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Google Glass Explorer Edition using 2011 internals and OS

Posted: , by Michael H.

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Google Glass Explorer Edition using 2011 internals and OS
Taking a look at Google Glass Explorer Edition (XE), and especially looking at the pricetag, you would expect the device to be packing some serious internals. But, one of the developers who has gotten in on the early run of Glass has cracked it open and found that when it comes to both the hardware and software, Google Glass Explorer Edition is coming from 2011.

It turns out that the guts of Google Glass has far more in common with the Samsung Galaxy Nexus than with the Galaxy S4 or HTC One. The info comes from the same developer, Jay Lee, who was the first to "root" Glass (although he really didn't "root" anything, he just did an OEM unlock. "Rooting" implies that he did something that the OEM didn't allow, and the XE is a developer device.) 

Apparently, in addition to running 2011's Android 4.0, Google Glass is using a dual-core OMAP 4430 SoC from Texas Instruments running at an undetermined clock speed. Lee also found only 682MB of RAM, but assumes that Glass does have the 1GB that was reported, but only 682MB is available to developers. The overall idea is that the space constraints and battery life are the main factors in Google's choice of processor, and that seems reasonable. Not to mention, Glass doesn't need all that much processing power, as long as it can capture video and run Hangouts.

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posted on 27 Apr 2013, 16:10 1

1. lyndon420 (Posts: 4969; Member since: 11 Jul 2012)

I remember them talking about Google Glass back with the SG-Nexus.

posted on 27 Apr 2013, 16:49 6

2. sharks (Posts: 236; Member since: 16 Feb 2013)

To bump up the Android version would have most probably meant a need for more powerful hardware, which might still find its way in the final (retail) version of Google Glass, that is, unless Google decides there's no need for JB for the device to run smoothly with all of its planned features and sticks to ICS-based Google Glass. But the point is, no matter which Android version it's based on, it just needs to work and do what it's supposed to do.

posted on 27 Apr 2013, 17:02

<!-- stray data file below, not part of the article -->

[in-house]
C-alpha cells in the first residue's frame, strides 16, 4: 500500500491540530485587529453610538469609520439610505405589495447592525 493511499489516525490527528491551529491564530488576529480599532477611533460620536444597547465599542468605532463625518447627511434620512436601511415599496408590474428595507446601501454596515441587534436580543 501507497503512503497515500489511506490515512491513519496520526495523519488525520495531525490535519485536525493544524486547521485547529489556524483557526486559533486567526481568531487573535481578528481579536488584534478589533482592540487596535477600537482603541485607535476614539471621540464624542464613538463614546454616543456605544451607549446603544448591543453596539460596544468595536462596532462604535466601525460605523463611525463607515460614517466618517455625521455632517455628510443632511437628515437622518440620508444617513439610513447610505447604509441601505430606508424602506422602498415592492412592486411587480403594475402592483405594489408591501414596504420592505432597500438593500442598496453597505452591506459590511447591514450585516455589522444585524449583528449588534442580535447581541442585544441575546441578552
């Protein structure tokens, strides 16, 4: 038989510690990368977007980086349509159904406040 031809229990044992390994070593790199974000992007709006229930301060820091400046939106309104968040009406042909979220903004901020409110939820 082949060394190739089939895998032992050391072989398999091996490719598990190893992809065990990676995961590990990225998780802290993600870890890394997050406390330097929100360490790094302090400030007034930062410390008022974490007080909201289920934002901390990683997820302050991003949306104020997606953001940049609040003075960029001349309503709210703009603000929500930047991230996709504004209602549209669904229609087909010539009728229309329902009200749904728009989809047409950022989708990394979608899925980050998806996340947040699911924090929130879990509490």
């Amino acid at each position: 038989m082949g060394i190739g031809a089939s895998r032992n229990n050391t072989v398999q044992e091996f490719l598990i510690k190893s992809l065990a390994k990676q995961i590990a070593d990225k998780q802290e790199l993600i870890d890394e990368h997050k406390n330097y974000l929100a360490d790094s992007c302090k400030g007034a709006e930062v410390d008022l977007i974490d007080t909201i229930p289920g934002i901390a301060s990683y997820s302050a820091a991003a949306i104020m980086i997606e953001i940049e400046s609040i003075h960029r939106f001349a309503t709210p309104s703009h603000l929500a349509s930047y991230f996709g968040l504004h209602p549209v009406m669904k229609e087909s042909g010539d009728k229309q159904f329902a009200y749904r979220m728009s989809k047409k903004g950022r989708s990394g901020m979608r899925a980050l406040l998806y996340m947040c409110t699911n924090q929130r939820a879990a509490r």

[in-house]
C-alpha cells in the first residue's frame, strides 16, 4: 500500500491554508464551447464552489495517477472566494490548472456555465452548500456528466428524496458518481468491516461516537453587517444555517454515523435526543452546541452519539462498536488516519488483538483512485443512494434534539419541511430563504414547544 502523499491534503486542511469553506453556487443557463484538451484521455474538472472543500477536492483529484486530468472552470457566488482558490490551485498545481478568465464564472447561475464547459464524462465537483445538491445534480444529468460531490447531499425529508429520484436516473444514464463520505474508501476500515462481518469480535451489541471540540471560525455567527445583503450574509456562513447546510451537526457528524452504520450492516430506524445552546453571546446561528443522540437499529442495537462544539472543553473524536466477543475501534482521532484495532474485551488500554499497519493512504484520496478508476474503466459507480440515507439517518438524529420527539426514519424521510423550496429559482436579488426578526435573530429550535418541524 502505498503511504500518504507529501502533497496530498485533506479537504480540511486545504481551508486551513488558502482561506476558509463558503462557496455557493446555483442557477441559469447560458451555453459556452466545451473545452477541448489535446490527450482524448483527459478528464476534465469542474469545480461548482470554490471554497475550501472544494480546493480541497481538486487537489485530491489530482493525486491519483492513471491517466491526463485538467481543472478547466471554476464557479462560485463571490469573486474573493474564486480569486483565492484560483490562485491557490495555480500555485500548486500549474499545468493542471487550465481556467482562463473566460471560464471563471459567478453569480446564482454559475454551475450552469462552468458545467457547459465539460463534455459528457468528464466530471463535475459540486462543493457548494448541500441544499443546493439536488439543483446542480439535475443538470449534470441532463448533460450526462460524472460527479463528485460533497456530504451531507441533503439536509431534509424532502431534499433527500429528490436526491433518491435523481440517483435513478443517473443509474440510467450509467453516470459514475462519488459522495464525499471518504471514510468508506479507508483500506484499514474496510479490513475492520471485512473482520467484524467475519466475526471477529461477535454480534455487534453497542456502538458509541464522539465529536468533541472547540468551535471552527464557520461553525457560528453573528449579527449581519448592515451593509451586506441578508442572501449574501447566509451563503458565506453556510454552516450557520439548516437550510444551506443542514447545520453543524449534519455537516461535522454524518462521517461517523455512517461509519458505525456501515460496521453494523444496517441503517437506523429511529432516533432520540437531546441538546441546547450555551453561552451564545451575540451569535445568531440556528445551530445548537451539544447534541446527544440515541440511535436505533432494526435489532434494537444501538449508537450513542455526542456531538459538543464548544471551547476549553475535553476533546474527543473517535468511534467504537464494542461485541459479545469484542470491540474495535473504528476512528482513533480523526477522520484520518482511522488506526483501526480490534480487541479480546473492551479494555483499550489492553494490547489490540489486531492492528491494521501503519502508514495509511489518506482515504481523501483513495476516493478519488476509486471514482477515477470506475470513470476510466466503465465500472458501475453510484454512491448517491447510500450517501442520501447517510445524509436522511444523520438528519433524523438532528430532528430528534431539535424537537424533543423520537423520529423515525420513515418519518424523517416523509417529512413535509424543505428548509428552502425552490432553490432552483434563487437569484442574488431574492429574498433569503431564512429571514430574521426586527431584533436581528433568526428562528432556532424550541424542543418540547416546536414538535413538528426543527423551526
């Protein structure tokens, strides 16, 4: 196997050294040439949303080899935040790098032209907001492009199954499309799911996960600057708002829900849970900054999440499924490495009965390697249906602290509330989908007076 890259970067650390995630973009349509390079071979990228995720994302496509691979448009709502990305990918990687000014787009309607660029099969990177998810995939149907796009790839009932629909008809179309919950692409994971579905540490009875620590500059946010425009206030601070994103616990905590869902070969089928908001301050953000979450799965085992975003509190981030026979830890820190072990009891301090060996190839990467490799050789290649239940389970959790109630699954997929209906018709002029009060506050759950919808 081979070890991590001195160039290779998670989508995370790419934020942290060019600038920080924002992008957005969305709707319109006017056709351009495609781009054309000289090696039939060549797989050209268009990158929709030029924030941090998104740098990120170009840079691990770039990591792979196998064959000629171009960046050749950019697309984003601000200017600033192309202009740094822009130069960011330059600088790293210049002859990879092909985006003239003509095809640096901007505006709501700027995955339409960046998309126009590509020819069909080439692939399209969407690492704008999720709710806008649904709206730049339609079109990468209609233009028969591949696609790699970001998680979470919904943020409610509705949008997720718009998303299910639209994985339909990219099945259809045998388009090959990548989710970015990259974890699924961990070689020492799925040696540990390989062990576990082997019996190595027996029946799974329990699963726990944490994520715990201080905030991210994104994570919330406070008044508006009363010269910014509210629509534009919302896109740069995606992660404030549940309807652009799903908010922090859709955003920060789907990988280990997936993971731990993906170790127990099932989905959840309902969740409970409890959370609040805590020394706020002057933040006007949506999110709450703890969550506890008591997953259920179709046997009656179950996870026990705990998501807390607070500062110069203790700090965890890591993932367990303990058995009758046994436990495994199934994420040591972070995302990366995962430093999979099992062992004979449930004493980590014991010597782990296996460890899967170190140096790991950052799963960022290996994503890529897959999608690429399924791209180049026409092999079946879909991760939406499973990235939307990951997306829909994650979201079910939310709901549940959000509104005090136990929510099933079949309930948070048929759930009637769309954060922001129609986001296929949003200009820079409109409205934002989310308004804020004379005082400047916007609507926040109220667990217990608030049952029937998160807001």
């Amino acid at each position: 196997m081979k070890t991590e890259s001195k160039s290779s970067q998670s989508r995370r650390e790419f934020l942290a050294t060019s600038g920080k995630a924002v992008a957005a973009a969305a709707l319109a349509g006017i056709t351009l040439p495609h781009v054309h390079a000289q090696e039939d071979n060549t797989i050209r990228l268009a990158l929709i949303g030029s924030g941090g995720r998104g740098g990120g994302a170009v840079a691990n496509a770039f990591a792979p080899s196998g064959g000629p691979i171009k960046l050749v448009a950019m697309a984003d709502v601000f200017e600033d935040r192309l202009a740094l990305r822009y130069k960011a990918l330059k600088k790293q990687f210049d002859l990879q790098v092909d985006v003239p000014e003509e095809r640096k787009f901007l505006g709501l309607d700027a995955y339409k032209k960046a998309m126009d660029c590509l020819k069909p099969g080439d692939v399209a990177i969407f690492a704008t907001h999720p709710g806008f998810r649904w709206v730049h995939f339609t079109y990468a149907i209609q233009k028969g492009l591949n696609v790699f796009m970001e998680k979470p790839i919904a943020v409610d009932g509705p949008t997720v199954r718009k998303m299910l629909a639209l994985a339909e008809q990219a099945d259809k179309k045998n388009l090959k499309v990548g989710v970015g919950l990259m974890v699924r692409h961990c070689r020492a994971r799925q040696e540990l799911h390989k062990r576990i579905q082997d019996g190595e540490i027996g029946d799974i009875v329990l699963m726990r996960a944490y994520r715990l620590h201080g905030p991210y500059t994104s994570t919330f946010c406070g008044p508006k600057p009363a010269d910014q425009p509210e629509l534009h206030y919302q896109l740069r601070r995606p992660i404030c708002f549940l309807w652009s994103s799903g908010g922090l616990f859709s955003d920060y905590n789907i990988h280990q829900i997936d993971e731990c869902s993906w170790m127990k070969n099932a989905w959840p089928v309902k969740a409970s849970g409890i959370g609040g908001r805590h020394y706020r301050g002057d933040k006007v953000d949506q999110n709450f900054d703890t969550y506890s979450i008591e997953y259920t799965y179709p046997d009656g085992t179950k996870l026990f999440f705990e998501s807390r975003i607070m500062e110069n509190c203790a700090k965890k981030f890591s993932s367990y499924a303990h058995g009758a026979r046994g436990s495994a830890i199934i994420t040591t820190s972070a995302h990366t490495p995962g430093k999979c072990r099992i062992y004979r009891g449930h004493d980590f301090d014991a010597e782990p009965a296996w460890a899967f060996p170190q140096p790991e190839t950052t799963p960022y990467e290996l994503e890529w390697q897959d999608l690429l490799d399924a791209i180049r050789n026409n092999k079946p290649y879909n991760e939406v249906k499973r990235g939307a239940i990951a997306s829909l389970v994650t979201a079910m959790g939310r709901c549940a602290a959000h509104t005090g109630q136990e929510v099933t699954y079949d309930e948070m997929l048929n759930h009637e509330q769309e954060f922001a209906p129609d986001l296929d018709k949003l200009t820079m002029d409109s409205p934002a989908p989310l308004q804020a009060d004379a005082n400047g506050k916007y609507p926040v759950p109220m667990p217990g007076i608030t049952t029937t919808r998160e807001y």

3. lyndon420 (Posts: 4969; Member since: 11 Jul 2012)

Well said.

posted on 28 Apr 2013, 00:07 1

8. BackHandLegend (Posts: 80; Member since: 15 Dec 2012)

I wouldn't count on it staying on ICS. Google NEEDS to update it to at least 4.1 in order for Google Now to work. There is a Google Now version for ICS but it isn't anywhere as good as the updated one provided by google play for JB devices.

posted on 28 Apr 2013, 05:51

9. bparkerson (unregistered)

I'm not really understanding your point. I own a Galaxy Nexus and am running Stock Android 4.2.2 all while using a very similar TI 4460 processor. Why would you say they would need a more powerful processor to run Jelly Bean? If I'm not mistaken, the Motorola Razor uses theTI 4430 while recently being bumped up to Jelly Bean.

posted on 27 Apr 2013, 17:08

4. InspectorGadget80 (unregistered)

Im curious what version android will run on the consumer glass version.

posted on 27 Apr 2013, 19:38

5. Reverence (Posts: 224; Member since: 16 Jul 2012)

OK google glass, its useless..it does look fancy but what it does for $1500 is not justified..simply get a smart phone....glass is just like SDS4's airview..totally no use..i doubt its success in market

posted on 27 Apr 2013, 22:01

6. Sniggly (Posts: 7305; Member since: 05 Dec 2009)

You're not looking at the big picture. Glass is supposed to fill roles that the current form factor of a smartphone is pretty poor at.

posted on 27 Apr 2013, 23:46 1

7. Reverence (Posts: 224; Member since: 16 Jul 2012)


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